The principles of non-surgical intervention include off-loading the wound or preventing future wounds through even distribution of pressure with custom shoe gear, full-length inserts, or bracing. A few examples of this highlighted in the article are extra-depth shoes providing room for rigid hammertoes contractures, while rocker-bottom shoes aid loss of ankle joint motion decreasing pressure on the forefoot, and a first ray cut out may be helpful with hallux limitus with ulceration of the distal hallux. Custom orthotic inserts can be pressure mapped to identify areas of concern with the goal to either increase or decrease motion at anatomic landmarks preventing wound formation. Orthotics should be customized preoperatively when attempting conservative management, and then employed following surgical intervention with new custom inserts to continue to prevent pressure points in the future. This is particularly important following amputations to provide appropriate shoe fillers. Regardless of the method of developing orthotics, when creating the orthotics simulated weightbearing should have the subtalar and ankle joint in neutral.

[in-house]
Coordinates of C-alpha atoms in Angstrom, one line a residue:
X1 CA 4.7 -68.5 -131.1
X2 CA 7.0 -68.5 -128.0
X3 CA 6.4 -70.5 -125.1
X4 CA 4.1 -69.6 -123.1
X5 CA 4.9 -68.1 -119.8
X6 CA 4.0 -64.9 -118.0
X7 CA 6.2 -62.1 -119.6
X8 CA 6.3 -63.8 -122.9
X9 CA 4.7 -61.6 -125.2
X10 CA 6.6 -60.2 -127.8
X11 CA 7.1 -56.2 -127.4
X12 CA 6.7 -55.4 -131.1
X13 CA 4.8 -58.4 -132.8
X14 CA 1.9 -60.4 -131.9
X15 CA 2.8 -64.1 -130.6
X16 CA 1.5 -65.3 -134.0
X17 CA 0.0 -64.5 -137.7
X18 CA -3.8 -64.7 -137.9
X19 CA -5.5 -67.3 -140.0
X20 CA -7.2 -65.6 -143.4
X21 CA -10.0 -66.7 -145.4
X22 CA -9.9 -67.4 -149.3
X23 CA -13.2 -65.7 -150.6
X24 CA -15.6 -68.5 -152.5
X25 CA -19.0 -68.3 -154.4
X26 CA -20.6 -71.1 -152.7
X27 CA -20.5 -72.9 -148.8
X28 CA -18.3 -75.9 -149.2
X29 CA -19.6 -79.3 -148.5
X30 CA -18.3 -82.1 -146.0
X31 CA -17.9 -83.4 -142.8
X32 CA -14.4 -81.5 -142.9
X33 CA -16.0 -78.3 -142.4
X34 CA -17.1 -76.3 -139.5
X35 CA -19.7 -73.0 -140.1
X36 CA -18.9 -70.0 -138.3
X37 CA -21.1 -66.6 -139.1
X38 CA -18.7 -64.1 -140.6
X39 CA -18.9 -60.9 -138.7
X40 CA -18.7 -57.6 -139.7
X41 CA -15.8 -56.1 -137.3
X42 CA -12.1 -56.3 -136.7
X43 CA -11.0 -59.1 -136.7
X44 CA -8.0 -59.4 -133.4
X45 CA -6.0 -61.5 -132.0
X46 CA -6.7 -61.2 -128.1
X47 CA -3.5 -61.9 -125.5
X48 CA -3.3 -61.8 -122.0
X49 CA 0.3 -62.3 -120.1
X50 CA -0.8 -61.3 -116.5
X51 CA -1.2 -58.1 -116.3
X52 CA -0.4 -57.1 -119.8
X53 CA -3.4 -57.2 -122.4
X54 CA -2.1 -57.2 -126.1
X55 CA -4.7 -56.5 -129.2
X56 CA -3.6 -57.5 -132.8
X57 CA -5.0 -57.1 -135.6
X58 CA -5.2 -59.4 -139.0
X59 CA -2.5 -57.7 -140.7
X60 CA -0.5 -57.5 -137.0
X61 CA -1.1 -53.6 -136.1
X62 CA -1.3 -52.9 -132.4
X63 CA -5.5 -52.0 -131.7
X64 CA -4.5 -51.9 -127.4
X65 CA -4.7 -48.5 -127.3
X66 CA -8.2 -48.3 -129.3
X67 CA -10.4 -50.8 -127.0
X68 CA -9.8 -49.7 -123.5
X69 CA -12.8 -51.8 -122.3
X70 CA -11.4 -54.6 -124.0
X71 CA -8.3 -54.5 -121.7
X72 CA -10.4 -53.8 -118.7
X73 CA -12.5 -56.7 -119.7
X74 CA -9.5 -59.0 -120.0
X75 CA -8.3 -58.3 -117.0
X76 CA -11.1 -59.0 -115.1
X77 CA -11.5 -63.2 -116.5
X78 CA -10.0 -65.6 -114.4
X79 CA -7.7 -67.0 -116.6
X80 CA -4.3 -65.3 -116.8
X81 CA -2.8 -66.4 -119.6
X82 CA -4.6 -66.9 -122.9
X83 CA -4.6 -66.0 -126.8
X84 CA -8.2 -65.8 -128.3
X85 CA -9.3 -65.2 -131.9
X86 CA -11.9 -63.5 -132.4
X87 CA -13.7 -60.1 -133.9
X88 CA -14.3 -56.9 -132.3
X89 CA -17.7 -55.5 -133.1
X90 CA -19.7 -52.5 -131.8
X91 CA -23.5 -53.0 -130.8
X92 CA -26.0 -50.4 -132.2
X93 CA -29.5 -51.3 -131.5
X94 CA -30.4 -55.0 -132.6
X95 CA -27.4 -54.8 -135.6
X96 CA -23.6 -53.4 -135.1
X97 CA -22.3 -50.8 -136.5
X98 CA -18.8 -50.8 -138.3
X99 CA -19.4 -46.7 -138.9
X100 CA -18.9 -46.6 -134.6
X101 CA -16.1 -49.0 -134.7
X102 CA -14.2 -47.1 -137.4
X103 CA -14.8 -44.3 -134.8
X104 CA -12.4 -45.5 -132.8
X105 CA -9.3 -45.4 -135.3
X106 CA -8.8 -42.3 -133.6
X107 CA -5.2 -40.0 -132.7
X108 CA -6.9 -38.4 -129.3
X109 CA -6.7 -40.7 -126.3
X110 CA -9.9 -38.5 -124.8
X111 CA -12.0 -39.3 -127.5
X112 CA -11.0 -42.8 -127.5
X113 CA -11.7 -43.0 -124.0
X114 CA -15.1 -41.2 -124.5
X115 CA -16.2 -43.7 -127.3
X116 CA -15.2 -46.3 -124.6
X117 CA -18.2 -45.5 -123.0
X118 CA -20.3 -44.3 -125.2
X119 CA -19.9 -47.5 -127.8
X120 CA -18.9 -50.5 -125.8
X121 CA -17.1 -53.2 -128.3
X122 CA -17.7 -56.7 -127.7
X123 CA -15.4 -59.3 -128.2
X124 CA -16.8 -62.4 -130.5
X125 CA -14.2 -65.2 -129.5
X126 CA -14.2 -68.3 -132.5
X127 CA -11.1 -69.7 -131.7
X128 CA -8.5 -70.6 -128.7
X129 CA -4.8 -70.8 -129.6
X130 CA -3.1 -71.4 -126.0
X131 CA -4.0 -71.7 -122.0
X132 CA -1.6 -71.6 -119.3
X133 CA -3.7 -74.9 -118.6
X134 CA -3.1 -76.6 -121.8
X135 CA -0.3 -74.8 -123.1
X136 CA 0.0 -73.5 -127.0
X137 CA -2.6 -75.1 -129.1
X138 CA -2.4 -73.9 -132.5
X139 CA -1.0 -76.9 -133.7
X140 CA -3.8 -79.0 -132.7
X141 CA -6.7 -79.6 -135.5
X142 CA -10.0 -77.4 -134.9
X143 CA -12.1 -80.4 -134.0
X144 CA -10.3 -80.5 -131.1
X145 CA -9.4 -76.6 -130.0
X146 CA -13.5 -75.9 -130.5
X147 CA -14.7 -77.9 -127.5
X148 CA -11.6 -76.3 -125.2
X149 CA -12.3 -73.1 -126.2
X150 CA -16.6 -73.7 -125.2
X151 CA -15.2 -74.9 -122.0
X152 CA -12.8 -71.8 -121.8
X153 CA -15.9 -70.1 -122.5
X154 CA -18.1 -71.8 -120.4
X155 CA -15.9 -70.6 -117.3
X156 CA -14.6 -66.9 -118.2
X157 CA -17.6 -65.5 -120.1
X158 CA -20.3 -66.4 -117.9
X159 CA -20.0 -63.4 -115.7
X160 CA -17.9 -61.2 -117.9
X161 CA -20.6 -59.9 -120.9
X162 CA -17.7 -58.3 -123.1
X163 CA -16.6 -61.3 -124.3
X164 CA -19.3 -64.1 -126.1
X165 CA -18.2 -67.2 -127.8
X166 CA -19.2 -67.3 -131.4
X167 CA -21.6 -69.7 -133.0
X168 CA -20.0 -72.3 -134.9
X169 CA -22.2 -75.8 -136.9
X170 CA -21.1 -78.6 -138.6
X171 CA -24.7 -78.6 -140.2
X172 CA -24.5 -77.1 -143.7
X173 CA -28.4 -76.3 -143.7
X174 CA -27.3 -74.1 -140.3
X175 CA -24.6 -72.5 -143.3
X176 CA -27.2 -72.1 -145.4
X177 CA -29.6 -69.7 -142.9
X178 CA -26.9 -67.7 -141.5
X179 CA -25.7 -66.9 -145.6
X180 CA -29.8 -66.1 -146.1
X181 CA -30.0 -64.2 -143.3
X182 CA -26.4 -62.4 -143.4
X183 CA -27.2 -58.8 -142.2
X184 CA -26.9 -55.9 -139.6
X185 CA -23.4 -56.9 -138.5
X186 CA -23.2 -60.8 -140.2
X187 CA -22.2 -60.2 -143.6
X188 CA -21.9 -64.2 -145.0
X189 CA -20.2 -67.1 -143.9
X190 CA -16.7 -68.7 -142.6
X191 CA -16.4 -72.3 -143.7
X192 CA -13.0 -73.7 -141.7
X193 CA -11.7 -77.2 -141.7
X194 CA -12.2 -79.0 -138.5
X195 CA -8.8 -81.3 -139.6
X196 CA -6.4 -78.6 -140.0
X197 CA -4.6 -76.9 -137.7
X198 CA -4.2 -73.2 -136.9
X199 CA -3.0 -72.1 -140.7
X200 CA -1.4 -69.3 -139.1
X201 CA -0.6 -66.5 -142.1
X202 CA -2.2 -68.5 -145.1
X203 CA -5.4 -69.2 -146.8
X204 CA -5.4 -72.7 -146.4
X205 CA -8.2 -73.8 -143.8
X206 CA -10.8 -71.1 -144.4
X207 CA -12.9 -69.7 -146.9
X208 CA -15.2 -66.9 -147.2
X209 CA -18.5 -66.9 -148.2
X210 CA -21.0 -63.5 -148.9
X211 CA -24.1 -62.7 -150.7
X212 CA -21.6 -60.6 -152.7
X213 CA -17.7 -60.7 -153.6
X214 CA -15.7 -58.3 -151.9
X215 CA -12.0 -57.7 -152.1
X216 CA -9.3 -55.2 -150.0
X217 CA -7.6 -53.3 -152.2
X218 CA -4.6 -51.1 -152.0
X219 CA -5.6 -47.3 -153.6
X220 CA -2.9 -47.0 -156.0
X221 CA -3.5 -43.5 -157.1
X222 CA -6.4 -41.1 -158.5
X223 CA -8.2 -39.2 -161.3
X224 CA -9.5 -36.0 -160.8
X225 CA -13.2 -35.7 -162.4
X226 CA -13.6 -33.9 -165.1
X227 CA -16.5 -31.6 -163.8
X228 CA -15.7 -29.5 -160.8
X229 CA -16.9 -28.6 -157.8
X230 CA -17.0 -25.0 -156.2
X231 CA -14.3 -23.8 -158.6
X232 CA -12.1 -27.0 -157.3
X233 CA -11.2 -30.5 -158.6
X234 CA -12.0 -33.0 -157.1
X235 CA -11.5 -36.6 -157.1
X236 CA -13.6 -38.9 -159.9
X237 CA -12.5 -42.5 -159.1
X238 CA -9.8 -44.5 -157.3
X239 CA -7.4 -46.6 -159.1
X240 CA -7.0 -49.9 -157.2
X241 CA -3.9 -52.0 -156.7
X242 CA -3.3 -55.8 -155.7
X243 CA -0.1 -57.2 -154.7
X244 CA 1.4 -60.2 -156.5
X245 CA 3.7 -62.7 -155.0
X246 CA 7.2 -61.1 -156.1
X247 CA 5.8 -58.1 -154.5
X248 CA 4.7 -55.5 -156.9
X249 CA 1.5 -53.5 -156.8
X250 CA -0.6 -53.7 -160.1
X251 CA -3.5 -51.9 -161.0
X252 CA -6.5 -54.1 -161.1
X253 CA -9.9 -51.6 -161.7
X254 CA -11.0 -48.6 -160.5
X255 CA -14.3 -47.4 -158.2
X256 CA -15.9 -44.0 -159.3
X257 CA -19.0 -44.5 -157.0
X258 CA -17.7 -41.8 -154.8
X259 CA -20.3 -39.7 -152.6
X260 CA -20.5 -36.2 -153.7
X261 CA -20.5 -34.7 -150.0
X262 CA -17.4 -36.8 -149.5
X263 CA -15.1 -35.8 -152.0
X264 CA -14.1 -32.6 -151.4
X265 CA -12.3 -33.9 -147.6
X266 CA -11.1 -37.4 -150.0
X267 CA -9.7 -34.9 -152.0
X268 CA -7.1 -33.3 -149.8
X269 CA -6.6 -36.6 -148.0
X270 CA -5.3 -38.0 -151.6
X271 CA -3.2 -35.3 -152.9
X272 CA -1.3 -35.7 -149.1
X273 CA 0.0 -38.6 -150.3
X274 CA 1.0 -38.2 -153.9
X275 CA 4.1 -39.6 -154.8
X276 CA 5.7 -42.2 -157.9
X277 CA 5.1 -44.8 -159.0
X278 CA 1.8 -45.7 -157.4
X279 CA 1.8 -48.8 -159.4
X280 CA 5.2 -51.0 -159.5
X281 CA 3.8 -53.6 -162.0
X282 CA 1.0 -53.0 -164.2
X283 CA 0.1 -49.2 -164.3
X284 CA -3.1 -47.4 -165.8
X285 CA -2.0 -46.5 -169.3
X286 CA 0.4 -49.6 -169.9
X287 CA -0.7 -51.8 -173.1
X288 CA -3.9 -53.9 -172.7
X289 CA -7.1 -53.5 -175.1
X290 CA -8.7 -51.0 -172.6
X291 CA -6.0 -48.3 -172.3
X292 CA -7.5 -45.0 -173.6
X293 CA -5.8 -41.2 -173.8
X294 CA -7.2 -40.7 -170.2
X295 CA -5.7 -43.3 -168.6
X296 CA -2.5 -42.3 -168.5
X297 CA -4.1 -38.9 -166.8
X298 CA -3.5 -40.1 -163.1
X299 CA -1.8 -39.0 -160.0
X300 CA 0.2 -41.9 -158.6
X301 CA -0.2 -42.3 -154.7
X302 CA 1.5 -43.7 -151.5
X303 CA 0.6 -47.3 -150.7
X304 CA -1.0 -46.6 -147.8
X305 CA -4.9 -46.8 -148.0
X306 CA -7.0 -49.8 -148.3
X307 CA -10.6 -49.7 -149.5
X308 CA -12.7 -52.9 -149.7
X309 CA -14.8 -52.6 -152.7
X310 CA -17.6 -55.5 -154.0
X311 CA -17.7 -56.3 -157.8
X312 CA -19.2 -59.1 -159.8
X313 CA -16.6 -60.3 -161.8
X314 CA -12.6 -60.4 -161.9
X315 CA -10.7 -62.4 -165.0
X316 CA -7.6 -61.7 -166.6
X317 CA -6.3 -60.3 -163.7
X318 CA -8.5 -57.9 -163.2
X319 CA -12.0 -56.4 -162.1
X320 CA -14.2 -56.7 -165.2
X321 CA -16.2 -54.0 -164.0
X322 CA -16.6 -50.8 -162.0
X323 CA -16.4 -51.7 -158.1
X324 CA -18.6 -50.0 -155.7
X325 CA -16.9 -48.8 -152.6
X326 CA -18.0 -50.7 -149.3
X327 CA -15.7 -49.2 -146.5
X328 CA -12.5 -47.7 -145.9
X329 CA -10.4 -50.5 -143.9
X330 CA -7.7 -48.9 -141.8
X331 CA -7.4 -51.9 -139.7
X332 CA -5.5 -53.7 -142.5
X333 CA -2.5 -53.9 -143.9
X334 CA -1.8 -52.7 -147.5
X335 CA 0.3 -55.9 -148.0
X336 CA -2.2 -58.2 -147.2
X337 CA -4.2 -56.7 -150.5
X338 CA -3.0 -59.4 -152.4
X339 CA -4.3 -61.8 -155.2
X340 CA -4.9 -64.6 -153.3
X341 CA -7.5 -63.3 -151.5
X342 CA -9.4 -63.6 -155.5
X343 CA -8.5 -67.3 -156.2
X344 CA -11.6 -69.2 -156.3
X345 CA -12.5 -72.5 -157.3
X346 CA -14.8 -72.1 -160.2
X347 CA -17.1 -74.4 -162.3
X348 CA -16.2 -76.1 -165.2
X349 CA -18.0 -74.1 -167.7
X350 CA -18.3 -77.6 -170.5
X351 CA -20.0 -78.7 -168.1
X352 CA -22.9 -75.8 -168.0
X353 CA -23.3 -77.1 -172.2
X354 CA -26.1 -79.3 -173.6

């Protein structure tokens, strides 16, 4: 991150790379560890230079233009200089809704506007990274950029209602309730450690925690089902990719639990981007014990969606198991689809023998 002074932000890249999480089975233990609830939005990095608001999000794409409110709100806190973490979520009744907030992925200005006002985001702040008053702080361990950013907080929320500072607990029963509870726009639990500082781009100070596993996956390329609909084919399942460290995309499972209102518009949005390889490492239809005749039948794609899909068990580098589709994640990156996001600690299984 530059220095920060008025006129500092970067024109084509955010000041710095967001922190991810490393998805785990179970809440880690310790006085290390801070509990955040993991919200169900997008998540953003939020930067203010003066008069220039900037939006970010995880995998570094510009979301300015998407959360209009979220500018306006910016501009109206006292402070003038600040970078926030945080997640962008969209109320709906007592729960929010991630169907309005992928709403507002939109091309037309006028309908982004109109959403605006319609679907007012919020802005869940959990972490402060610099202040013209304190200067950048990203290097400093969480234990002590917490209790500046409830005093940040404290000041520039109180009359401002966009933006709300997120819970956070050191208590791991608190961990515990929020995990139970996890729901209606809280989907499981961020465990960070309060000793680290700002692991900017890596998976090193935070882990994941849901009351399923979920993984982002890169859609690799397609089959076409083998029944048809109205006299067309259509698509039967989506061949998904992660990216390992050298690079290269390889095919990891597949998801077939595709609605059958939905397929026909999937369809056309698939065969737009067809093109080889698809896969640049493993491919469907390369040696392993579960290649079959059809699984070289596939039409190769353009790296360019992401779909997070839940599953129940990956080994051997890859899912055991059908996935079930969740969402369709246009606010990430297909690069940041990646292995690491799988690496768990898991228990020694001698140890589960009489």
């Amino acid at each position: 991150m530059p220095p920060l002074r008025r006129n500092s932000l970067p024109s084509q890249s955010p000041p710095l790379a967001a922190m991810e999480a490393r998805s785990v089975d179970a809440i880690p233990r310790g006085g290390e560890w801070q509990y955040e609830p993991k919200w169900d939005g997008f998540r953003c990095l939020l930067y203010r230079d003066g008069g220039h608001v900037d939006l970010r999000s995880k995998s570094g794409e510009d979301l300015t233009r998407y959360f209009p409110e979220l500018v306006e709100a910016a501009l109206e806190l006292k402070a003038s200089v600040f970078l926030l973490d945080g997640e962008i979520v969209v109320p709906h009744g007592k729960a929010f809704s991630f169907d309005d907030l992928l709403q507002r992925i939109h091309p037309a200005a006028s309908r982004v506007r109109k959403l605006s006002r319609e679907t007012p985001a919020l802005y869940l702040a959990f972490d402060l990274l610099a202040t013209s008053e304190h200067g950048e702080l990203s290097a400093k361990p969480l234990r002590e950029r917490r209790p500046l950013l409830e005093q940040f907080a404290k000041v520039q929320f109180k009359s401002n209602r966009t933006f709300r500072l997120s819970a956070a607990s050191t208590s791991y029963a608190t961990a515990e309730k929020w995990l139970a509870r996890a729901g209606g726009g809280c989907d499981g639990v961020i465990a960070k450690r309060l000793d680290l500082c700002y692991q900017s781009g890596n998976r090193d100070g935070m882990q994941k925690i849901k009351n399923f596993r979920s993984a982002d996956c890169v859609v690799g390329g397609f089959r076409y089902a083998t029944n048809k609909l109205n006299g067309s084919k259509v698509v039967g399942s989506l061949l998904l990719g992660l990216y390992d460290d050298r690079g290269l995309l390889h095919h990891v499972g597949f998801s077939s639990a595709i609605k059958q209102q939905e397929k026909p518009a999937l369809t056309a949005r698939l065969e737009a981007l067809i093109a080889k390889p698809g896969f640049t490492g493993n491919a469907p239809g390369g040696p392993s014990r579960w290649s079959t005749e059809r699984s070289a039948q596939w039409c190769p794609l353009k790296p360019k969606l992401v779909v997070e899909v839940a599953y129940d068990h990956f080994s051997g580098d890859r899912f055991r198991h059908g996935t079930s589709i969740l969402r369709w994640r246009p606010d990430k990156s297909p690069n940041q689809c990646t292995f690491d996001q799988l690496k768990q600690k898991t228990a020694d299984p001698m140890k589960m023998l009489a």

Off-loading boots such as the controlled ankle motion (CAM) boot and Charcot restraint orthotic walker (CROW) are critical to management of chronic wounds as well. The CAM boot is a great temporary option while awaiting custom device production, but is not a long-term solution. The CROW is heavily used for Charcot neuroarthropathy deformities that must be braceable with major prominences or severe deformities corrected surgically. Custom bracing may include any of the following Ankle-Foot Orthoses (AFO), double upright calf lacer (DUCL), and the Arizona brace. The AFO is most often indicated when wounds occur secondary to ankle function and has many different options including solid or articulating AFO allowing ankle joint motion and variations in where the terminating forces exit proximally along the calf, femur, or patella and with options to control knee motion as well. The DUCL prevents any pressure between the brace and the foot transmitting all ground-reactive forces to the proximal leg most commonly used for motor paralysis. The Arizona brace is most commonly used for posterior tibial tendon dysfunction allowing some ankle joint motion with support of the arch of the foot. As demonstrated, there are several options for custom bracing to benefit patients, however providers must have an in-depth understanding of biomechanics and gait analysis to best serve patients with selection of these braces. It is imperative that any casting for braces be done non-weight bearing with ankle and subtalar joints placed in the neutral position and the use of a full-length foot plate with soft liner and a soft durometer shoe filler used for amputees.